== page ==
Our organic lemon verbena is also in a Famille Dufour signature spirit.

Near the asparagus and their canopy of fine fronds, there are small false curry plants, organic rosemary, more organic lemon verbena and Greek oregano. Behind, pink yarrow...

Next, in front of the big rock is a happy red currant bush. Very productive in July, its bright red fruit is transformed into a compote with a delicate lavender note, one of many ephemeral seasonal products prepared by Louise during the summer months.

Point 7 - The Drying Shed

After mid-July, most of the lavender is harvested by hand, in bunches, and hung on vertical chains in the drying shed. The light breeze off the St. Lawrence promotes the air circulation required to dry the flower heads and, depending on the weather, our harvest takes 4 or 5 days to dry. Afterwards, it is handled, processed and stored according to MAPAQ and Ecocert Canada standards.

When Parker built the drying shed in 2016, his aim was to replicate the lines of the old chicken coop – we think he nailed it! The interior is quite small, especially when it's full of lavender!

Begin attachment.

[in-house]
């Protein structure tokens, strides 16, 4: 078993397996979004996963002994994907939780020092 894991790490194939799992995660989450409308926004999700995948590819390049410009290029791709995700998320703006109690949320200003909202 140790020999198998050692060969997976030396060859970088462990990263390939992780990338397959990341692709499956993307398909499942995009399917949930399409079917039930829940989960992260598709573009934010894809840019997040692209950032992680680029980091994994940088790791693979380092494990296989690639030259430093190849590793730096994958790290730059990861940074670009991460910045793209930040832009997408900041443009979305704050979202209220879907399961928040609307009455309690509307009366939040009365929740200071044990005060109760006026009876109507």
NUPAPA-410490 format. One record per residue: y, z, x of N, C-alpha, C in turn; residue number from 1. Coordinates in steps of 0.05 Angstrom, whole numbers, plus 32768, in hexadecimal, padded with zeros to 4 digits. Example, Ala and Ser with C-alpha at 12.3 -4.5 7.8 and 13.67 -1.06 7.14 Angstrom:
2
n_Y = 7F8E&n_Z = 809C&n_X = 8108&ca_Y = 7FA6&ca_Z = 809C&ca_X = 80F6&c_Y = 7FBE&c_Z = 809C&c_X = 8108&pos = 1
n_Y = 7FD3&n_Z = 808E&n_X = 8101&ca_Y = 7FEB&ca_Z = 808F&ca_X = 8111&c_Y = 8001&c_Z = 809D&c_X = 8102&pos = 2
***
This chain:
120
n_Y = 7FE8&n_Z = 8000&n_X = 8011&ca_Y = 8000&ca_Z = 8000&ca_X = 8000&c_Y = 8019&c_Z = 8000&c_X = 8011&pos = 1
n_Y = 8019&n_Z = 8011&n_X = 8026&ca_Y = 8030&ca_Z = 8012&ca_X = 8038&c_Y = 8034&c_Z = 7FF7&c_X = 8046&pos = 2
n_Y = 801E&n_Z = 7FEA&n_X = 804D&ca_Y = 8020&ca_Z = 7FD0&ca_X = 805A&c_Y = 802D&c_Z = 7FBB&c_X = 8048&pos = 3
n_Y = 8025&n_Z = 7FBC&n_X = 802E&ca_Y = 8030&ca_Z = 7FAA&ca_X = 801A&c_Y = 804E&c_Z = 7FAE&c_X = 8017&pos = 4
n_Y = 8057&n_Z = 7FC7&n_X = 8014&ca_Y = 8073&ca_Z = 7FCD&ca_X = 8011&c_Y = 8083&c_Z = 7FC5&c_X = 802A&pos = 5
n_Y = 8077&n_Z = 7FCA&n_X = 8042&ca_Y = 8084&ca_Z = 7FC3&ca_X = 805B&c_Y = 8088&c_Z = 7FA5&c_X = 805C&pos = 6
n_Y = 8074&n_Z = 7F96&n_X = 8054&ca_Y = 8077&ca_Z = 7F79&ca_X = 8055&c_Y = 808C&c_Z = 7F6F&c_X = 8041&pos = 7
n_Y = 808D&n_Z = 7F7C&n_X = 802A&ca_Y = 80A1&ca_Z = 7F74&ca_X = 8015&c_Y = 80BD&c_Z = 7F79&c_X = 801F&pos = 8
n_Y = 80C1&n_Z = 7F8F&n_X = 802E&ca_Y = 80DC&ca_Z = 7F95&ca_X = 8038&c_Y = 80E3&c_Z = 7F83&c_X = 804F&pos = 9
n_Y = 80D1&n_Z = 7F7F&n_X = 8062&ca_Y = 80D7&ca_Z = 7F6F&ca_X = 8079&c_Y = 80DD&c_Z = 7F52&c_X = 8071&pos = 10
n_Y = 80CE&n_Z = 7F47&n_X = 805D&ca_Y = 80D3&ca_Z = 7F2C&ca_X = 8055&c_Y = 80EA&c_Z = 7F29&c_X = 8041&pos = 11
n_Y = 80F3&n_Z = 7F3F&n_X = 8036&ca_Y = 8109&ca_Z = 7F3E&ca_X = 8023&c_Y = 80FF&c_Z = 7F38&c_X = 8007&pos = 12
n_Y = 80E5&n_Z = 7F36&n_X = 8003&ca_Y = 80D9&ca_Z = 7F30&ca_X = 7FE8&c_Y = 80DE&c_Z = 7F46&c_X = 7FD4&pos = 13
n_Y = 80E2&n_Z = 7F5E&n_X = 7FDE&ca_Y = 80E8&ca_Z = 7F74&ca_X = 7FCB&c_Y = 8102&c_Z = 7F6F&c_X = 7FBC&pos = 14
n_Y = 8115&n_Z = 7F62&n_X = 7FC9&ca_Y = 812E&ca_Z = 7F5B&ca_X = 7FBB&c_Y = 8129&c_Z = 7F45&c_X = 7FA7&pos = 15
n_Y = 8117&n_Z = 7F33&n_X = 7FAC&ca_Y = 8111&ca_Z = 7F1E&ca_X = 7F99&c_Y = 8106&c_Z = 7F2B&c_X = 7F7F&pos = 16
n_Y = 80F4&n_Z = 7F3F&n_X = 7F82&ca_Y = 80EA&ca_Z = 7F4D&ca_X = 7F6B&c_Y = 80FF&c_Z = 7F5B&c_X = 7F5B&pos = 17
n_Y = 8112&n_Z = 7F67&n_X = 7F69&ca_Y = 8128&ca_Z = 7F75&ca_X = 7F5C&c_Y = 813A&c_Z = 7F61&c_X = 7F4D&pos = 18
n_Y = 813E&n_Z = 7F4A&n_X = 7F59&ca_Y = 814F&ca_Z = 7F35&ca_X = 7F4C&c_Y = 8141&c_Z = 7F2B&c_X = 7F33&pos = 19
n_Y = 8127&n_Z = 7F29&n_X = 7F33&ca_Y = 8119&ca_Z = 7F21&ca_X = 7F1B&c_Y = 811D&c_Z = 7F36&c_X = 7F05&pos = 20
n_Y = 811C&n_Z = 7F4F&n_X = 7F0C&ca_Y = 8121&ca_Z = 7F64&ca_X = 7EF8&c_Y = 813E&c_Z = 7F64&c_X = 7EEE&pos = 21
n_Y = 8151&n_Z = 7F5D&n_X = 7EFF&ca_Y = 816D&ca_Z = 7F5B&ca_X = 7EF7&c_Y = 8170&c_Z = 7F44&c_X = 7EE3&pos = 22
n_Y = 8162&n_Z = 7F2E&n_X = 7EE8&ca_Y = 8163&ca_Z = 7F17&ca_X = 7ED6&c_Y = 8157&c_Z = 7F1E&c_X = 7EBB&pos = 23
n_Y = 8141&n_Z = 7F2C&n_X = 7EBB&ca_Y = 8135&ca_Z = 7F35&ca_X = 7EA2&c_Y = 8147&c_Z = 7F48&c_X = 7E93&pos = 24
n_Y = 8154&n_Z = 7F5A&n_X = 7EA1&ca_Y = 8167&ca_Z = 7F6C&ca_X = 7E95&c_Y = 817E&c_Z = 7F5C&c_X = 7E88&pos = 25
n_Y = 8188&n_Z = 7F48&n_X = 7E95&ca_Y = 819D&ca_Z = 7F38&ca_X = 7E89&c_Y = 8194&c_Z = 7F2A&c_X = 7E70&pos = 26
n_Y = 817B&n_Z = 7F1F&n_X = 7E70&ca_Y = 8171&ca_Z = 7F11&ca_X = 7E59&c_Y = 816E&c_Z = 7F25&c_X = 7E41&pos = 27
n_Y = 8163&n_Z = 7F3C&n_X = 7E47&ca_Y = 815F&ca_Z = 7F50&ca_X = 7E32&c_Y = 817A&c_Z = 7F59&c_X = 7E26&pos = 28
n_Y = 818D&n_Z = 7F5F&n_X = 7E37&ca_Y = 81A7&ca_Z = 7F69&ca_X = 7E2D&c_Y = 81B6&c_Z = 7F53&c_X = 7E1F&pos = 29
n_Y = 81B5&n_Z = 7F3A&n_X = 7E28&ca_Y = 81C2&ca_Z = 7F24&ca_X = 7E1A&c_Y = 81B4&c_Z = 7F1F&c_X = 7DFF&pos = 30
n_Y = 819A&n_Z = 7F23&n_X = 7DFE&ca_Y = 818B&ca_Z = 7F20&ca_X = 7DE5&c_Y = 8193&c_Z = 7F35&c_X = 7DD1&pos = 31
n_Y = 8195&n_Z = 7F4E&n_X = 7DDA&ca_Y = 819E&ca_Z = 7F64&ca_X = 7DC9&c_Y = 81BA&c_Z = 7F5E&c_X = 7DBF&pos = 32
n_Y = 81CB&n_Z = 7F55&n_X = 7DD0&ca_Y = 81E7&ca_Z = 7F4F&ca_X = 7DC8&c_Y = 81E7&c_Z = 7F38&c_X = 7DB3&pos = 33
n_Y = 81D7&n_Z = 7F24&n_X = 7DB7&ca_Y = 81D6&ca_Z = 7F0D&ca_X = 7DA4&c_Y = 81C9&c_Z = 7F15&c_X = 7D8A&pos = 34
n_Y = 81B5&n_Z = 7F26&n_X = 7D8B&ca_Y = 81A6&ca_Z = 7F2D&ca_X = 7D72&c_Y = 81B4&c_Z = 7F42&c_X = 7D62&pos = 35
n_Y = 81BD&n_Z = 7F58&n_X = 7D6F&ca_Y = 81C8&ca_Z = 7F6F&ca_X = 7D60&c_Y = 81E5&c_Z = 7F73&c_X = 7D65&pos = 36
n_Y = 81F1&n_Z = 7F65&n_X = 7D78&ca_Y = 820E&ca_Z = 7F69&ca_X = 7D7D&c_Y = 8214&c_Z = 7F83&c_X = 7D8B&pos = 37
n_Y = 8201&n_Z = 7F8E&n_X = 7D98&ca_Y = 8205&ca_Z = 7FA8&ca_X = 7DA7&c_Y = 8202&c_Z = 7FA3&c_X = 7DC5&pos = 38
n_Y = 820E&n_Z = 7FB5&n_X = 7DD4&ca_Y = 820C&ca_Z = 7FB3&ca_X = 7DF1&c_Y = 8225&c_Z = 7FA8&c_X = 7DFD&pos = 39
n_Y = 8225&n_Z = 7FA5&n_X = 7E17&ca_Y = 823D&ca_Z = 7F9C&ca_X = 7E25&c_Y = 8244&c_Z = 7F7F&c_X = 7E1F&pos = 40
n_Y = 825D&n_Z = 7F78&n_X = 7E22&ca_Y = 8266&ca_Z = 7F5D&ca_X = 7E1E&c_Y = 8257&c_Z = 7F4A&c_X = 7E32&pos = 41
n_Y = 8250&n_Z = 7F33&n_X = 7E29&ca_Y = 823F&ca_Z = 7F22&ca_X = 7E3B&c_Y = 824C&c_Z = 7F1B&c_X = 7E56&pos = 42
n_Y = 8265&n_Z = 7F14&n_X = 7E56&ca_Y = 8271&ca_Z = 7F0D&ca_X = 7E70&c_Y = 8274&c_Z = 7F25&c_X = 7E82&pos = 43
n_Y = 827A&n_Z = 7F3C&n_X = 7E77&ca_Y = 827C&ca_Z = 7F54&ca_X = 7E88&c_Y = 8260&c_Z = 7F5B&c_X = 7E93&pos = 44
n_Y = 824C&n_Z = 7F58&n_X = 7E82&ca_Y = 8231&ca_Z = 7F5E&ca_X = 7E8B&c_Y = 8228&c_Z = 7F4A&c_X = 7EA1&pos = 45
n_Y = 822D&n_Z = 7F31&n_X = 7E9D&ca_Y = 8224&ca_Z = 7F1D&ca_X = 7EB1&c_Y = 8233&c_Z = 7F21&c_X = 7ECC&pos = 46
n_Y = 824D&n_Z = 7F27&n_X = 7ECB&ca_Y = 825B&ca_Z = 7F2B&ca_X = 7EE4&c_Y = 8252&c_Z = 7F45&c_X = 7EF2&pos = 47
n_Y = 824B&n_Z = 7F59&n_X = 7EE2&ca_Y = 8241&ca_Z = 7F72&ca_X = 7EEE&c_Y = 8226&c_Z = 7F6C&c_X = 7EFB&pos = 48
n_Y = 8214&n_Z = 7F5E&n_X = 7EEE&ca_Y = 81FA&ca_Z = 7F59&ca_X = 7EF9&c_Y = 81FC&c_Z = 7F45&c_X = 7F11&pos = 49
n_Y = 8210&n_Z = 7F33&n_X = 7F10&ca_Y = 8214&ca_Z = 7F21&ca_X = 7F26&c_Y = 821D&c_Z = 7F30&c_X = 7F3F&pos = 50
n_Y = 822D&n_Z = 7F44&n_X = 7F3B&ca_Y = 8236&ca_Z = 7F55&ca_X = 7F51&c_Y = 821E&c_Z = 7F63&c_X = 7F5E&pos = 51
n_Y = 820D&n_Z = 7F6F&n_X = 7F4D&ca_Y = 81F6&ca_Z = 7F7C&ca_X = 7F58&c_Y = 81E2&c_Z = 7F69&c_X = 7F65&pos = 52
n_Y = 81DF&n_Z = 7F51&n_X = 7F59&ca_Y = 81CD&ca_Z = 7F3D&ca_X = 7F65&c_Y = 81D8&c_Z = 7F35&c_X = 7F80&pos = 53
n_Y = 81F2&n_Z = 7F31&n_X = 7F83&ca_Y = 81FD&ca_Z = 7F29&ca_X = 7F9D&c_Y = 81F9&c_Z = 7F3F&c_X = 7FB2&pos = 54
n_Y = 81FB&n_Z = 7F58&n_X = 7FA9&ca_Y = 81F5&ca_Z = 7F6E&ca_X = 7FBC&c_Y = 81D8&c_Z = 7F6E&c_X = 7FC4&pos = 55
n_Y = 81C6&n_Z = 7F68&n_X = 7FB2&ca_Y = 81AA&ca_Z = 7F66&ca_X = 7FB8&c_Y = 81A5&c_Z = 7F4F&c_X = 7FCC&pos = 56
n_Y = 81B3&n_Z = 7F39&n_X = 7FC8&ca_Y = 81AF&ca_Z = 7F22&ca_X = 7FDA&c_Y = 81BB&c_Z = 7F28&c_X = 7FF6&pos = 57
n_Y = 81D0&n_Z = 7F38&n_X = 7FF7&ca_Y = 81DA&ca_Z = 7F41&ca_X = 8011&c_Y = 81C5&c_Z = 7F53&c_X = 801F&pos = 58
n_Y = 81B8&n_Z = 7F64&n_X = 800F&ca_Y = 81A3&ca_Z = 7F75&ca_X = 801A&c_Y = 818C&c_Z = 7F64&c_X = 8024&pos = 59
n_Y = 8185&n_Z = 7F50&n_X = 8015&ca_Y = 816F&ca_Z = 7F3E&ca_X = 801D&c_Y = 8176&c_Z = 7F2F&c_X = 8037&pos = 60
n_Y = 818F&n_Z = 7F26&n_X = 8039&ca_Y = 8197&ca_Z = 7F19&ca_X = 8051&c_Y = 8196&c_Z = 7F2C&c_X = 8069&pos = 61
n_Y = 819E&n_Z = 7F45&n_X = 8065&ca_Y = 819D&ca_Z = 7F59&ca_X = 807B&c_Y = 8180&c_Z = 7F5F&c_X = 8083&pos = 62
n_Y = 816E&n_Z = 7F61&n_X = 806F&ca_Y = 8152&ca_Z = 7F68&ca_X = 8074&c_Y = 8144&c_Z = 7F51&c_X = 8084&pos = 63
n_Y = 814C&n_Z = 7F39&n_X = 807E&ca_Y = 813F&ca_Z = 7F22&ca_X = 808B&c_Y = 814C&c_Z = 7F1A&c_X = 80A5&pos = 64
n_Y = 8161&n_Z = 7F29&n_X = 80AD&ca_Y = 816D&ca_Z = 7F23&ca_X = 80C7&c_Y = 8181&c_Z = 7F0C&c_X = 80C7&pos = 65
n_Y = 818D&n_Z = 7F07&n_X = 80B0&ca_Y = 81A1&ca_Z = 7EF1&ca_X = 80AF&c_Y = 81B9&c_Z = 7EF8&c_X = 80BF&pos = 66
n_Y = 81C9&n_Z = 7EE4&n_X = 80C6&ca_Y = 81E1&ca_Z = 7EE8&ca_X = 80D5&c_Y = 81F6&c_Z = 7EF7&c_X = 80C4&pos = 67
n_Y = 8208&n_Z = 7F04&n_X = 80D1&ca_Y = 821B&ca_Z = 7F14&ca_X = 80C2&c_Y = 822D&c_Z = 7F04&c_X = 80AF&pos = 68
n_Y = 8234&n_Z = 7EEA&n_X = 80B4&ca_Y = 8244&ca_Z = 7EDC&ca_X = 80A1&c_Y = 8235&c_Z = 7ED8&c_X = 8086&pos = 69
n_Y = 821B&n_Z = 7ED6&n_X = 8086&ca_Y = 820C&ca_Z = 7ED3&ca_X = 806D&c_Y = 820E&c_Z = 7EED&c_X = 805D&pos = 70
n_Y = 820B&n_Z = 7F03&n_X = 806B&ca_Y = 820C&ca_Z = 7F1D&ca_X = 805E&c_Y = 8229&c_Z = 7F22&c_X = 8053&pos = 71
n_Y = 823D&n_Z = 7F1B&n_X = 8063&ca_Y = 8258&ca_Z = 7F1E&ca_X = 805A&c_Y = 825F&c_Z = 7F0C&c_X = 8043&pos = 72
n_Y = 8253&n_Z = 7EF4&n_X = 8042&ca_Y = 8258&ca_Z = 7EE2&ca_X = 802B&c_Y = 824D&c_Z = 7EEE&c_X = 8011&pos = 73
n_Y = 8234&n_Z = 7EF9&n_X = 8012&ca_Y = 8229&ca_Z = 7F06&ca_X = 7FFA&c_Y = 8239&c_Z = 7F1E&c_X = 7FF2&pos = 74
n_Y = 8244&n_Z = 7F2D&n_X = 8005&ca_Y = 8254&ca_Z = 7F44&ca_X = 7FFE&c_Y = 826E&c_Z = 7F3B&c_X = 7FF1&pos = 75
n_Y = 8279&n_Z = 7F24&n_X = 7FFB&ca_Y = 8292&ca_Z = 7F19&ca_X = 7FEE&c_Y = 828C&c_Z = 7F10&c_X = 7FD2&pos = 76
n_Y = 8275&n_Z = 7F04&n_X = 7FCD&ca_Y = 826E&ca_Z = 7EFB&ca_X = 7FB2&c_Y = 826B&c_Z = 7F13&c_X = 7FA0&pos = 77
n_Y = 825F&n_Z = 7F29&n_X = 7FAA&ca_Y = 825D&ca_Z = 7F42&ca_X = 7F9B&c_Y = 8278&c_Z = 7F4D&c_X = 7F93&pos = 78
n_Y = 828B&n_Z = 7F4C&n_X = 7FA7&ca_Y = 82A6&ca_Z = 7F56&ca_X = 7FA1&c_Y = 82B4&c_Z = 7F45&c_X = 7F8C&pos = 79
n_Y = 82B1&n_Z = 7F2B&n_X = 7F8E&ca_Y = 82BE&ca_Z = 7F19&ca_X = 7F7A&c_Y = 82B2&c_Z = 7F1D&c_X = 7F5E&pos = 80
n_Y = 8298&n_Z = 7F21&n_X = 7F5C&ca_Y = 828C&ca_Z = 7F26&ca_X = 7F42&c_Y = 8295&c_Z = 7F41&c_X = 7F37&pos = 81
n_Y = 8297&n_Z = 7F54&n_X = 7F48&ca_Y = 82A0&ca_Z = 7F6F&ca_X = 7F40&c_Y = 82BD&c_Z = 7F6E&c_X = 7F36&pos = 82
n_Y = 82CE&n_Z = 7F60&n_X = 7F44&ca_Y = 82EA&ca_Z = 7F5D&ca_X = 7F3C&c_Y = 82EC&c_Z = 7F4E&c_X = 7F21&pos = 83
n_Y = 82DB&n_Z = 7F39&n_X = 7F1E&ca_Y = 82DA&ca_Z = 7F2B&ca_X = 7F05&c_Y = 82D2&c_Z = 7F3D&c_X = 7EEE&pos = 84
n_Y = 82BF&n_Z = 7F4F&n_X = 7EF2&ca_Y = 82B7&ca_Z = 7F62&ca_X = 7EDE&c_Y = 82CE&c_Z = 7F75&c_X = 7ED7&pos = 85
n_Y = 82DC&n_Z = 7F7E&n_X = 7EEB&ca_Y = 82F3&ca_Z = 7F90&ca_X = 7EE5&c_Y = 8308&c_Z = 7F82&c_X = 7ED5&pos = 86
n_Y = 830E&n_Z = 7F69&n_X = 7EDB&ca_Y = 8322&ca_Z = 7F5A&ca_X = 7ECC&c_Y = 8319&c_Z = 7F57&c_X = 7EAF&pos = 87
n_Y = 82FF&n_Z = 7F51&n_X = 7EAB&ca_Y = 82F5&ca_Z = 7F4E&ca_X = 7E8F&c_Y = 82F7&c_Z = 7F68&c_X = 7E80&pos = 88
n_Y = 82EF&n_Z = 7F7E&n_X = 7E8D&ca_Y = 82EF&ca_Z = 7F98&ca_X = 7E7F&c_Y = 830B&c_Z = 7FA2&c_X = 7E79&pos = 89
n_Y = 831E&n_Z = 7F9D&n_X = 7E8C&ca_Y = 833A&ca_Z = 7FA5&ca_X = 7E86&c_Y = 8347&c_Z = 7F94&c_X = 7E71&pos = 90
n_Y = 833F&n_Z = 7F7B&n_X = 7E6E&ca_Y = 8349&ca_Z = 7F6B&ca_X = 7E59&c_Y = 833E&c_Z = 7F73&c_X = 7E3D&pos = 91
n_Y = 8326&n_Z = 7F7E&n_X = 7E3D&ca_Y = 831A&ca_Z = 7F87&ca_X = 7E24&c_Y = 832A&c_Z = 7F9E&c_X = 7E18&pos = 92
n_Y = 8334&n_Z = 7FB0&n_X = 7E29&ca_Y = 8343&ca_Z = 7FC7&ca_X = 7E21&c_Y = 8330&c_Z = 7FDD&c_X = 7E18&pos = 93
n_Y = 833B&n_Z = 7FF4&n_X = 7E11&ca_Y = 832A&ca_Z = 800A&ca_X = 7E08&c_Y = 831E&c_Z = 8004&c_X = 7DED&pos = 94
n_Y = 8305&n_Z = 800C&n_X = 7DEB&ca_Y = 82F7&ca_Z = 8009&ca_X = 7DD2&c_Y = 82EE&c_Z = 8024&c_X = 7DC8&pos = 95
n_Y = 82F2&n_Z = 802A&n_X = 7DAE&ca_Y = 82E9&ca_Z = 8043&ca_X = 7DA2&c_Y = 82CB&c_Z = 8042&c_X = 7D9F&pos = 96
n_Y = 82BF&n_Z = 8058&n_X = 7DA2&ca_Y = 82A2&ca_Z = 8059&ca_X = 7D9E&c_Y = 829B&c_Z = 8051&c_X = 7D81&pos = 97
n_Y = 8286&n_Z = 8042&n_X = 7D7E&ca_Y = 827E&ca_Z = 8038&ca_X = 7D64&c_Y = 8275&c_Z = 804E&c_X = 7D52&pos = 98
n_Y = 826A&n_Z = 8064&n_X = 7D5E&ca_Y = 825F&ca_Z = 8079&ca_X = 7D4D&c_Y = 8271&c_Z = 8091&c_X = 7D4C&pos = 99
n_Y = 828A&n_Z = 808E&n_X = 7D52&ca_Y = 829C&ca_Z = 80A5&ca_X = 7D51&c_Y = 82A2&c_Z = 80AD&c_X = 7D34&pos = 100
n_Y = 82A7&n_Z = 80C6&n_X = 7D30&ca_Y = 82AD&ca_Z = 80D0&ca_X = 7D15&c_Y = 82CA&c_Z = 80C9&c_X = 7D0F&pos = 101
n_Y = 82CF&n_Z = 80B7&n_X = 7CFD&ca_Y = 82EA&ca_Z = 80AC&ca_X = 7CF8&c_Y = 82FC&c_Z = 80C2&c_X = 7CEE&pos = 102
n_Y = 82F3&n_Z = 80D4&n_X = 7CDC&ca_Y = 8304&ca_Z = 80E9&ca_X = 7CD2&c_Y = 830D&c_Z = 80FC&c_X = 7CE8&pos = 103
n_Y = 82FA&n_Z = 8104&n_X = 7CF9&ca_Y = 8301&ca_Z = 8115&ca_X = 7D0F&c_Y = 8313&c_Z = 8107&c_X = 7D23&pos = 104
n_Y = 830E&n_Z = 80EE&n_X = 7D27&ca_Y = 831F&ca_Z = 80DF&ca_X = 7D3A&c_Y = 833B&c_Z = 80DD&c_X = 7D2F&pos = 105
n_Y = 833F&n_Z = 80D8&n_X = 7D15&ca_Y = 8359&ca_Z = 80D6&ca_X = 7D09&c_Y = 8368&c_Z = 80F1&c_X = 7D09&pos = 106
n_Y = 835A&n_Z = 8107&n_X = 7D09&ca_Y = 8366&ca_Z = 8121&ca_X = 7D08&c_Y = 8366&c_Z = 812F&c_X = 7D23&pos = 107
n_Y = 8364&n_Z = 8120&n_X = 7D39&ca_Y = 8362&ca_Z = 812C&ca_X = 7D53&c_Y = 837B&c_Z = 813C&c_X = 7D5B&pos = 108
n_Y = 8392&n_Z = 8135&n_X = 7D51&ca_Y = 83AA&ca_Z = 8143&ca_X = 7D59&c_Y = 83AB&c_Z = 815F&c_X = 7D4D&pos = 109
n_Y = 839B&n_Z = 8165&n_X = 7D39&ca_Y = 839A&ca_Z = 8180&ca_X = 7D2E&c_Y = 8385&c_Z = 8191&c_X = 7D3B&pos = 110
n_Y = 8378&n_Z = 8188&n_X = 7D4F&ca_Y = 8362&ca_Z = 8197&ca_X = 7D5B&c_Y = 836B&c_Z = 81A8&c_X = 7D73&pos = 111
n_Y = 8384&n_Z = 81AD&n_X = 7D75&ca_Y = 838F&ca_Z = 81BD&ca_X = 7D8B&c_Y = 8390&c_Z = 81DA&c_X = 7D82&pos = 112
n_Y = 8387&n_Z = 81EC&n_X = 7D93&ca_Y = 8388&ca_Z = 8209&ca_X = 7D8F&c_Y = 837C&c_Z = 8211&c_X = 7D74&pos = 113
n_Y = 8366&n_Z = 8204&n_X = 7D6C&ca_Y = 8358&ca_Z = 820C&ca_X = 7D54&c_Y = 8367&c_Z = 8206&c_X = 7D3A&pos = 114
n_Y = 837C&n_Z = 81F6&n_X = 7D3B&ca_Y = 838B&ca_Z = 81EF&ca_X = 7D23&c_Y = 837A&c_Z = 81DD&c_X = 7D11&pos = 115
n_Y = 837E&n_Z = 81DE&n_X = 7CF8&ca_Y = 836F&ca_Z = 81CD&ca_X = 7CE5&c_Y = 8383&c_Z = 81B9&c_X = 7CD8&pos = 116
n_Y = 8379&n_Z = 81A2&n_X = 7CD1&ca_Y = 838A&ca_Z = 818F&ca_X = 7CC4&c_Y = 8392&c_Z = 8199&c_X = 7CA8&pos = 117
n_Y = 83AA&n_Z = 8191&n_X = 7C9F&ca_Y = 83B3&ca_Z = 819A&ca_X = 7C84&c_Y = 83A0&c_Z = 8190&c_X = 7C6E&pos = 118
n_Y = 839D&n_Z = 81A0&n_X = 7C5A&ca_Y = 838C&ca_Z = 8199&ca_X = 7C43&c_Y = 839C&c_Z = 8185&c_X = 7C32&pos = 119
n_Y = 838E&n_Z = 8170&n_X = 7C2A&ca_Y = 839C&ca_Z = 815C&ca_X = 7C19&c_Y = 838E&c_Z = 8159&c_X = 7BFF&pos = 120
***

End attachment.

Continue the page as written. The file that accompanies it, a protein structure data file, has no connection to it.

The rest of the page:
Organic culinary lavender accounts for about 75% of our annual harvest, and the rest is for sachets, lip balm and mini pillows. Before the pandemic, the drying shed also served as our boutique. The barn board comes from a local farm that had collapsed under the weight of the snow, while its windows were repurposed: we found them in the attic. The rustic cabinet was a gift from the Little Franciscans of Mary who love lavender as much as we do, and the light fixture is an old yoke mounted on a broomstick with a touch of Ikea: the lamp shades!

Point 8 - Distiller

At the end of the Summer 2019, Parker bought a still which has truly become a new vocation: the merry scientist,! At the time of your visit, you might see him working behind the house. This is where he produces our organic Azulée Hydrosols, either lavender or cedar.

Thank you !

Parker would like you to know that our field experience and everything that appeals to your sense of aesthetics at Azulée is the result of Louise's hard work, coloUr schemes and green thumb… not to mention her culinary skills!

Thank you for visiting our small organic lavender farm! Now come back to the front of our summer kitchen, for your free product tasting and to explore our foodie and relaxation products, crafted with lavender, chamomile, verbena and more.